Goyo Anchou, a historian and Argentine maker of ‘Guerrilla cinema’. Together with a team directed by Claudio España, he wrote Industria y clasicismo (2000) and Modernidad y vanguardias (2004). He directed SAFO, historia de una pasión (2001), La peli de Batato (2011), Heterofobia (2015) and El triunfo de Sodoma (2020).
This video provides coverage of the cultural project undertaken to document the relocation of residents of Villa 26 implemented by the City Housing Department. The slum was cleared on the orders of the Supreme Court in a legal ruling known as the Mendoza Case, which decrees that the shores of the Riachuelo must be cleared. The book La 26 arose out of this initiative featuring photographs by Gian Paolo Minelli and texts by Leonardo Sabbatella, who worked with the community during the process.
Featured in the video are Pablo Méndez, Leonardo Sabbatella, Gian Paolo Minelli, Cristian Javier Cardozo, Robert Gabriel Perdomo Dalmao, Gonzalo Aguilar and Juan Carlos Urrutia. Director and screenplay: Gonzalo Aguilar.
A 45-minute visual record of an ancestral festival of the Wichi, Chorote, Nivaklé Ava Guaraní and Chané peoples. The ritual had not been performed for fifty years because the music, a fundamental part, was banned at the time and could only be preserved outside of the communities to which it belonged, in the wilderness or on stage in Argentine or European theatres. Directed by Paulo Campano from a script by Federico Aguilar, Paulo Campano and Silvia Barrios (part of the Indigenous Argentina project that has been running for over thirty years by Fundación Norte under the direction of Silvia Barrios).
The poet Liliana Ancalao reads her works in two languages that form part of her heritage: Mapuzungun and Spanish. Through her poetry and the revival of the language of her Mapuche ancestors, Ancalao builds a universe that inevitably contains both a personal history and the age-old story of the Mapuche community.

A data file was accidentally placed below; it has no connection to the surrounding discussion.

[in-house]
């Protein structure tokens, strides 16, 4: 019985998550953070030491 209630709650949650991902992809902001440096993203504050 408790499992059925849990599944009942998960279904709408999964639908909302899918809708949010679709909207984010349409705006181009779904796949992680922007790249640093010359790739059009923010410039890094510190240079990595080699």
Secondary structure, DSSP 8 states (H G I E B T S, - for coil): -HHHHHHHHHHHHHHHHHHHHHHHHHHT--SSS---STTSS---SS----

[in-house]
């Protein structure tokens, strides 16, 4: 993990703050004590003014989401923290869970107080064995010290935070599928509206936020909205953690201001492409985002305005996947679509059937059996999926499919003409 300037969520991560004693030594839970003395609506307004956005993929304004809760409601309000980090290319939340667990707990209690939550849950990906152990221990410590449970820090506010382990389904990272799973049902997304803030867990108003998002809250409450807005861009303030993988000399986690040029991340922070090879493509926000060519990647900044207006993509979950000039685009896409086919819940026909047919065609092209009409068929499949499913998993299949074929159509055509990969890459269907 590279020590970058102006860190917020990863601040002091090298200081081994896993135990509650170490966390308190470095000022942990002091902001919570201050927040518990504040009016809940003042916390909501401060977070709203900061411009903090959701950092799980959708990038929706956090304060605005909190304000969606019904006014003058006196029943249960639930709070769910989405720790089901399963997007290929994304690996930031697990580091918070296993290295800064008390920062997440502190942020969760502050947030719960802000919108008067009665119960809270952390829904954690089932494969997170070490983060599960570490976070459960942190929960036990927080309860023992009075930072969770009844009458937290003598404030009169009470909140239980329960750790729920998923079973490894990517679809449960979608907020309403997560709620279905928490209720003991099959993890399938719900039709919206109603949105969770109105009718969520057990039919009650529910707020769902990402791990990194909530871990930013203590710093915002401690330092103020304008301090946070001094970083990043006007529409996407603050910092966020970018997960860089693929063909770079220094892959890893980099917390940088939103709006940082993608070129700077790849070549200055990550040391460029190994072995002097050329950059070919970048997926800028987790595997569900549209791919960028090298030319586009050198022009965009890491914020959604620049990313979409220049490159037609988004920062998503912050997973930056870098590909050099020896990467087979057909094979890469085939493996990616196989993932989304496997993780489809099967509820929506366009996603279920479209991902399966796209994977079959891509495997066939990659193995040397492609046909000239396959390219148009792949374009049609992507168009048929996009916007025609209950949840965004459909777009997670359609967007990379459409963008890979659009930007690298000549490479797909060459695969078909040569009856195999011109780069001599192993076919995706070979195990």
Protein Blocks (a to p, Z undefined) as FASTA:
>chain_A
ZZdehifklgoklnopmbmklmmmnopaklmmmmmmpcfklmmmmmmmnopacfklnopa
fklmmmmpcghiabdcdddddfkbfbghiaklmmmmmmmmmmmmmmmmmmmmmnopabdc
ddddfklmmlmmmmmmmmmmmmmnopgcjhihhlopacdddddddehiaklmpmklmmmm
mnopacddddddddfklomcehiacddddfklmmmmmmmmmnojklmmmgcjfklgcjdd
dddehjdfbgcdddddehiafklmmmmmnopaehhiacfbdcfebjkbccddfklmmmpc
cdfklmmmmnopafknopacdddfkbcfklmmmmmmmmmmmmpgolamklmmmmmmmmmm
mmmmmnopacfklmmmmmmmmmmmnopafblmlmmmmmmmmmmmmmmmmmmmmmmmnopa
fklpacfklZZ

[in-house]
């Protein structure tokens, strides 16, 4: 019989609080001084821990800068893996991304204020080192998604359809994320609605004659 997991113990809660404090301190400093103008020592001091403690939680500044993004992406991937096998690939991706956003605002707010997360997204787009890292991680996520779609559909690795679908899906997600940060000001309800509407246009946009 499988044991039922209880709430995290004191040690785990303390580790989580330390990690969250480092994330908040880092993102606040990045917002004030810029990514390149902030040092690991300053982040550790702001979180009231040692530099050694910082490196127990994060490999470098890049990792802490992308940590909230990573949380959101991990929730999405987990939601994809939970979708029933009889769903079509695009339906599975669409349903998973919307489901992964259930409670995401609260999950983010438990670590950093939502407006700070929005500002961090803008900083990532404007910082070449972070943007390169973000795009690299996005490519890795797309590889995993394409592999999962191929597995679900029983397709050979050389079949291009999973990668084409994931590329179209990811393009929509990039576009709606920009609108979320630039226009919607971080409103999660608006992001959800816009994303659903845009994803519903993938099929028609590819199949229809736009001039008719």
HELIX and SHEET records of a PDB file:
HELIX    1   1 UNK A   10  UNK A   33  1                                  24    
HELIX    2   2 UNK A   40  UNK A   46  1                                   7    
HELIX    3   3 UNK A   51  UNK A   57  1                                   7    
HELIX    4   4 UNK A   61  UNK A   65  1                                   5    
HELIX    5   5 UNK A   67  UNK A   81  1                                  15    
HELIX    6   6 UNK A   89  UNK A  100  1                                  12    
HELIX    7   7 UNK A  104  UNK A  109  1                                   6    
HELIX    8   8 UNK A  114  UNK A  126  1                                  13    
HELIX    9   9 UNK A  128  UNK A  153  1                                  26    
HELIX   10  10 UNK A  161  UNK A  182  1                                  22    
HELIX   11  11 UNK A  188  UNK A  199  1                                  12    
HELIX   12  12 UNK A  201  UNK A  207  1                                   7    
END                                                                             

We pay homage to the Yungas Project, a space of residencies that for almost a decade has been encouraging creativity among communities of artists as part of a federal, inclusive outlook. Yungas is a workshop where creative processes are shared to offer training and raise visibility.
The Yungas Project is a nomadic platform that provides grants for training, production and thinking by young artists from across the country. The intention is to stimulate, inspire and encourage not just artists at the beginning of their careers, but also the spaces and collectives where they come together. It was created by Piero Sogno and Raúl Flores nine years ago and has taken place across six editions in Mendoza, Tucumán, Corrientes, Córdoba, Tigre and Buenos Aires as well as organizing events, residences and festivals. For the past two years, it has also run the Yungas Haus, a centre in Villa Nougués, Tucumán.
The +60 Moderno Programme develops projects for and with elderly people in accordance with the philosophy of an active old age. The activities are aimed at undermining stereotypes associated with old age and rethinking this stage of life as one of activity and creativity. In September 2019, the Imago Mural workshop was held (run by the teacher, graphic designer and illustrator Juan Puerto) with a group of elderly people at the PAMI Balcarce Residence in the streets around the museum. We present documentation of the experience.
Belleza y Felicidad Fiorito is a cultural and educational project that uses art and feminist activism to improve life in the Villa Fiorito neighbourhood. In this video, some of its members explain how their community was built with an emphasis on learning, a lack of hierarchy and emotional togetherness.
Belleza y Felicidad Fiorito is made up of: Gisella Rivas, Victoria Musotto, Lucía Reissig, Larisa Zmud, Daniela Iwaniuk, Claudia Giménez, Franco Mehlhose, Julia Díaz, Micaela Iribarren, Maru Pensa, and Fernanda Laguna.
Belleza y Felicidad Fiorito is a cultural and educational project that started in 2003 on the initiative of the artist Fernanda Laguna in Villa Fiorito, in the Lomas de Zamora district. It was initially organized to support a community kitchen through the creation of an art gallery and promote workshops for children. Today its activities are based around three central themes: culture, work and activism; the cultural side includes workshops, events and festivals, publication of magazines and albums and running the art gallery. The work aspect involves a women’s cooperative that produces t-shirts and silk-screened products. The activism involves activities organized as part of the Comedor Gourmet and Ni una menos Fiorito, a women’s collective organized in 2008.
Vera Veiga tells us the Guaraní legend of yerba mate, with illustrations by the Membrilla craft publisher, which employs the Japanese Kamishibai (paper theatre) technique.